After 1993, urbanization processes in the Gaza Strip have been characterized by the development of the main roads, an airport, a harbor, hotels, residential and commercial towers (abraj), and summer beach houses (chalets). However, with limited space and ad hoc planning, Gaza City and the refugee camps have become densely populated spaces; in Shati' refugee camp , for example, one hundred thousand residents live in about one square kilometer. Israel’s unilateral “disengagement from Gaza” has paradoxically created a state of ongoing disaster: by evacuating Jewish settlers, Israel has been able to use more massive lethal force against the residents of the Gaza Strip (in 2008, 2012, and 2014), and by redeploying the army around the Strip, it asserts its control of all border crossings and is able to control movement into and out of the territory. That, plus designating large swaths of territory as no-go zones, squeezes an already densely populated space. The end result is a situation in which urban planning takes a back seat to survival strategies.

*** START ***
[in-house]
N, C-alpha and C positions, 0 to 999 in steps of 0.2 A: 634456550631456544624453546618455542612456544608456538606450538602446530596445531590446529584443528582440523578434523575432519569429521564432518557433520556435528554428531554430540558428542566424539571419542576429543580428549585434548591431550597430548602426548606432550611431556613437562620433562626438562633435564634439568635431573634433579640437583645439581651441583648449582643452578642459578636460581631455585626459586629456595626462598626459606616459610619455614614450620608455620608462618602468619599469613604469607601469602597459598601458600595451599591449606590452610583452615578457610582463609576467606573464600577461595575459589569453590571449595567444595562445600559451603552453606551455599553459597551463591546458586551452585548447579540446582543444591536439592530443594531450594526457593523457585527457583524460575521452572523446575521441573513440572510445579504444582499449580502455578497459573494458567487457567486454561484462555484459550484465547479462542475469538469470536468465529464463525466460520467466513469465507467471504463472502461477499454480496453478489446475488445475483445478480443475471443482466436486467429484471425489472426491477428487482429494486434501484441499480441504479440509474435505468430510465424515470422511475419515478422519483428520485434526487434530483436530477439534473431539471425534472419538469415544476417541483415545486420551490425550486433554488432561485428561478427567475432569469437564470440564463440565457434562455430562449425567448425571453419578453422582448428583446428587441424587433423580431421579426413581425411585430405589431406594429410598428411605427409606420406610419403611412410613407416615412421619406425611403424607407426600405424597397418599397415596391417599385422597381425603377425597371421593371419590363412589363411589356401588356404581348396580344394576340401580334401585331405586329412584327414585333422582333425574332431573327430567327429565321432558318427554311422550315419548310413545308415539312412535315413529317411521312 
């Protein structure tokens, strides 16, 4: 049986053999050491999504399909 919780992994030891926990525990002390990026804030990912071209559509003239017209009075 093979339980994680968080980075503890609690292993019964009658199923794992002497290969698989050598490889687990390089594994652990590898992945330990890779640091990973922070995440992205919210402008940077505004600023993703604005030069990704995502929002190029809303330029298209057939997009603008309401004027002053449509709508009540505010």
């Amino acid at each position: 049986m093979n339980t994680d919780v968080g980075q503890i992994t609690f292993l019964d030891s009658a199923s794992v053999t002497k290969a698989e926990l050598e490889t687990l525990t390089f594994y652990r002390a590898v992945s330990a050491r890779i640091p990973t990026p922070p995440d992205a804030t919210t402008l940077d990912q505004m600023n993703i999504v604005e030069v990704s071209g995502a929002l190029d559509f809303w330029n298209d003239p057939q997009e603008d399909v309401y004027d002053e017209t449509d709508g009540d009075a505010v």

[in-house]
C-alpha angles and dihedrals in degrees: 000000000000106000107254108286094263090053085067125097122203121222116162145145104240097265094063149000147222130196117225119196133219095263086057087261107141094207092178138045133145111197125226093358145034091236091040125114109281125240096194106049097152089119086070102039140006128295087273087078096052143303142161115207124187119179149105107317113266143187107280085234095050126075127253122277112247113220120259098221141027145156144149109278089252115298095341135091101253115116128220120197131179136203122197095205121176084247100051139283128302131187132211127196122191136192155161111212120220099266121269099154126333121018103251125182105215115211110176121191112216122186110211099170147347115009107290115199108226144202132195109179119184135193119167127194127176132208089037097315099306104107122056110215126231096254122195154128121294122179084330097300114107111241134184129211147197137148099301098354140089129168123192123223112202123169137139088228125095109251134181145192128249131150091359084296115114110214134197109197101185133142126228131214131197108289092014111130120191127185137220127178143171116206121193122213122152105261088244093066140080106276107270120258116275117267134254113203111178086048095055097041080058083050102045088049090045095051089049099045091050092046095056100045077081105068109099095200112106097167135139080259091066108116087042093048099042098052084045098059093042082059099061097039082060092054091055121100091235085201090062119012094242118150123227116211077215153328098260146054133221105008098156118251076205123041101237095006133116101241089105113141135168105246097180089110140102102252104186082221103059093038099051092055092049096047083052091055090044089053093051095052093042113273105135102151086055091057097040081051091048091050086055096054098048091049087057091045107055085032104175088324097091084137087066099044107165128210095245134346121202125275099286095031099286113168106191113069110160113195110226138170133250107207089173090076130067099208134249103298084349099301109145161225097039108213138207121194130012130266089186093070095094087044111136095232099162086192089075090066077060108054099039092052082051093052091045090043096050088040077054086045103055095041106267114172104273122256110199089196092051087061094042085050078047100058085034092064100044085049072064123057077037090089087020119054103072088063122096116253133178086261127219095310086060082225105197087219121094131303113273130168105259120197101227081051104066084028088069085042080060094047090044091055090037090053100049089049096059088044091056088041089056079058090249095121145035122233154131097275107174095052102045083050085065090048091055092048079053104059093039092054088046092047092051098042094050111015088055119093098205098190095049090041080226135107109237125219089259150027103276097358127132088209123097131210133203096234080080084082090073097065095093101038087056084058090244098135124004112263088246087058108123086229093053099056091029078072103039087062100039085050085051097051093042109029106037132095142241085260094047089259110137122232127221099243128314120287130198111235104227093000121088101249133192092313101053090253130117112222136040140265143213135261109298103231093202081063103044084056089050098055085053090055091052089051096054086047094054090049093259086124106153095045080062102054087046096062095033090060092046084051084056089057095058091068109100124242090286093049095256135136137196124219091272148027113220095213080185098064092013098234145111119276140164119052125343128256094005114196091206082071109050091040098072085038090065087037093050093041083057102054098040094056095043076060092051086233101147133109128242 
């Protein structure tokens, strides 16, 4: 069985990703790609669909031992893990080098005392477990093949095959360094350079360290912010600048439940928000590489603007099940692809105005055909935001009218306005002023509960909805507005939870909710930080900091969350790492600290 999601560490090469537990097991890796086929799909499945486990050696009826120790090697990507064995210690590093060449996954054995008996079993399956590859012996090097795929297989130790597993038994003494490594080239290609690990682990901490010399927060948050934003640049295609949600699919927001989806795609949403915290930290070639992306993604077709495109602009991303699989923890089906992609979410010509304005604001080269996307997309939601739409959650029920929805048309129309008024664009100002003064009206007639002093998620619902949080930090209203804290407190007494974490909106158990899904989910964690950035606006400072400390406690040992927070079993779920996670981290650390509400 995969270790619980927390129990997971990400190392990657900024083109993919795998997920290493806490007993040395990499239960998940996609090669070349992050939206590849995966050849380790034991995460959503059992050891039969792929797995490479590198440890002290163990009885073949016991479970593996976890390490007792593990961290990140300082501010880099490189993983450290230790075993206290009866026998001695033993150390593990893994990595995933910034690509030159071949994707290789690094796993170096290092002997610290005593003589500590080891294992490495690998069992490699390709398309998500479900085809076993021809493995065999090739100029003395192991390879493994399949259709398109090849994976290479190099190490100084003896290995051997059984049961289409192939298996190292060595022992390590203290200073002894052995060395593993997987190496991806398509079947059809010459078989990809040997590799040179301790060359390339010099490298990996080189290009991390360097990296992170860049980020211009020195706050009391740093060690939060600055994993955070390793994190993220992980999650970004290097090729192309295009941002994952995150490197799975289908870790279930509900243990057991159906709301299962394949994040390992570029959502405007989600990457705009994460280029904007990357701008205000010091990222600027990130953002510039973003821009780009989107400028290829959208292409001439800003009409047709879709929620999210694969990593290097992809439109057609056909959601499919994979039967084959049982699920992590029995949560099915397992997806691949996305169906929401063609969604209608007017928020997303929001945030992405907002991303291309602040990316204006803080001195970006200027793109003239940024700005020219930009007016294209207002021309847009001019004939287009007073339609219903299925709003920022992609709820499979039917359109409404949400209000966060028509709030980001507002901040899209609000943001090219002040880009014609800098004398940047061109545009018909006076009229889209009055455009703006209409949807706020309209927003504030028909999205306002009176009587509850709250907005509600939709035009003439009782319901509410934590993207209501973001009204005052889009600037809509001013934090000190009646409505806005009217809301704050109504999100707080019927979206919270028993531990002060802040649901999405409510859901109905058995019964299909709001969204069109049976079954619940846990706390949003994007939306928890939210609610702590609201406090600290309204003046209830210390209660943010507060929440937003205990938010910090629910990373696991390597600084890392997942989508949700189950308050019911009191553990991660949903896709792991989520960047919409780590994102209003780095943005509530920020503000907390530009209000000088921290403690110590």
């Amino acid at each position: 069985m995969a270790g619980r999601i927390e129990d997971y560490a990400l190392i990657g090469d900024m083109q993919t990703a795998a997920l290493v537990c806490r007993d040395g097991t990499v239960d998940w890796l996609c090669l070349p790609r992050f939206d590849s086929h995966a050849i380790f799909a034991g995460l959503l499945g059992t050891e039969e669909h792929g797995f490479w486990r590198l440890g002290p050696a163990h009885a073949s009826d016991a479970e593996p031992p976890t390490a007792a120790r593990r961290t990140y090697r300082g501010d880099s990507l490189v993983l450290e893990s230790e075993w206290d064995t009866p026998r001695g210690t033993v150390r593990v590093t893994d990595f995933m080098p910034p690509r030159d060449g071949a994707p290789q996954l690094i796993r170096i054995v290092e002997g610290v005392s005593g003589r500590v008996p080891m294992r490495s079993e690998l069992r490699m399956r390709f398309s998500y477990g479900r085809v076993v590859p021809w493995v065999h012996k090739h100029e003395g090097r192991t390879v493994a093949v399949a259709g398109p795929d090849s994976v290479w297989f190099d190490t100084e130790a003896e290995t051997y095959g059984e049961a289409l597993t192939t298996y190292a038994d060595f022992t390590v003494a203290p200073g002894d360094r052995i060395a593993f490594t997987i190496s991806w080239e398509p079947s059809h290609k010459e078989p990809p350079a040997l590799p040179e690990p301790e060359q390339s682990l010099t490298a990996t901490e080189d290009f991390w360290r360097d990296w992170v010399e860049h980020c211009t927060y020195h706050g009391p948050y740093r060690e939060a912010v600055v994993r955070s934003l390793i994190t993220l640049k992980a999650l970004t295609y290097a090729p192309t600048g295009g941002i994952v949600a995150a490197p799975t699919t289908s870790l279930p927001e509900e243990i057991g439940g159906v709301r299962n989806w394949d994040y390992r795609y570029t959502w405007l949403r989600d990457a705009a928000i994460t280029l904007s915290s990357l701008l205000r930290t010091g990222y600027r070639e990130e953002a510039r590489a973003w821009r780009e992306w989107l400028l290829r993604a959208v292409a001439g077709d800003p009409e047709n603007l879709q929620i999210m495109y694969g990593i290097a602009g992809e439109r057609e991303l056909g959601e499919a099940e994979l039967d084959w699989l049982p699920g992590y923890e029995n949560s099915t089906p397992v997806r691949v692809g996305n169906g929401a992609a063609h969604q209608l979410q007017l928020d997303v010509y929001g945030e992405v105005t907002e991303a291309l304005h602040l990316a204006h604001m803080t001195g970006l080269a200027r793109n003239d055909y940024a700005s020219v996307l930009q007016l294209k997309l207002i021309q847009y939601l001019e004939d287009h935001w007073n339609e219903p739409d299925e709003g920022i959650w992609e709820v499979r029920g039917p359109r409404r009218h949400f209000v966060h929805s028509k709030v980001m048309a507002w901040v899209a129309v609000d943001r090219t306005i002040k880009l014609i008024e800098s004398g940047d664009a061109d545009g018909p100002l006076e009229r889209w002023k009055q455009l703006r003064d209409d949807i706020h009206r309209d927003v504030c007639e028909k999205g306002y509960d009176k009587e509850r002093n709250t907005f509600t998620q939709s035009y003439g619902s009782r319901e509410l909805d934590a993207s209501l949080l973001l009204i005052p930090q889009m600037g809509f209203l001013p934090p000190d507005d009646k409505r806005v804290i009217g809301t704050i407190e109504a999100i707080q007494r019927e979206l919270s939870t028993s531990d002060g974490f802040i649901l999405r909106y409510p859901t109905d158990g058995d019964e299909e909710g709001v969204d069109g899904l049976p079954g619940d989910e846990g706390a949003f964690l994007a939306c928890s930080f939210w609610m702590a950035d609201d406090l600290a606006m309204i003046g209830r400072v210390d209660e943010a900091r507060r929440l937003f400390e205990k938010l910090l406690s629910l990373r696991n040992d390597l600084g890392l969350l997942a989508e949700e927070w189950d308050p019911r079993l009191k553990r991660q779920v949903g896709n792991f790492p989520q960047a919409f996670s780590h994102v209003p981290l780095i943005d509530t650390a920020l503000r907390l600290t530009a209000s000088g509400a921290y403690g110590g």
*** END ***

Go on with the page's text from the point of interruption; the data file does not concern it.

Selected Bibliography: 

Abdulhadi, Rami S. “Land Use Planning in the Occupied Palestinian Territories.Journal of Palestine Studies 19, no.4 (Summer 1990): 46–63.

Abu-Ayyash, Abdul-llah. “Israeli Regional Planning Policy in the Occupied Territories.Journal of Palestine Studies 5, nos.3-4 (Spring-Summer 1976): 83–108.

Amiry, Suad, and Vera Tamari. The Palestinian Village Home. London: British Museum Publications, 1989.

Benvenisti, Meron. Sacred Landscape: The Buried History of the Holy Land since 1948. Translated by Maxine Kaufman-Lacusta. Berkeley: University of California Press, 2000.

Bshara, Khaldun, and Suad Amiry, eds. Reclaiming Space: The 50 Village Project in Rural Palestine. Ramallah, Palestine: Riwaq, 2015.

Khalidi, Walid, ed. All That Remains: The Palestinian Villages Occupied and Depopulated by Israel in 1948. Washington, DC: Institute for Palestine Studies, 1992.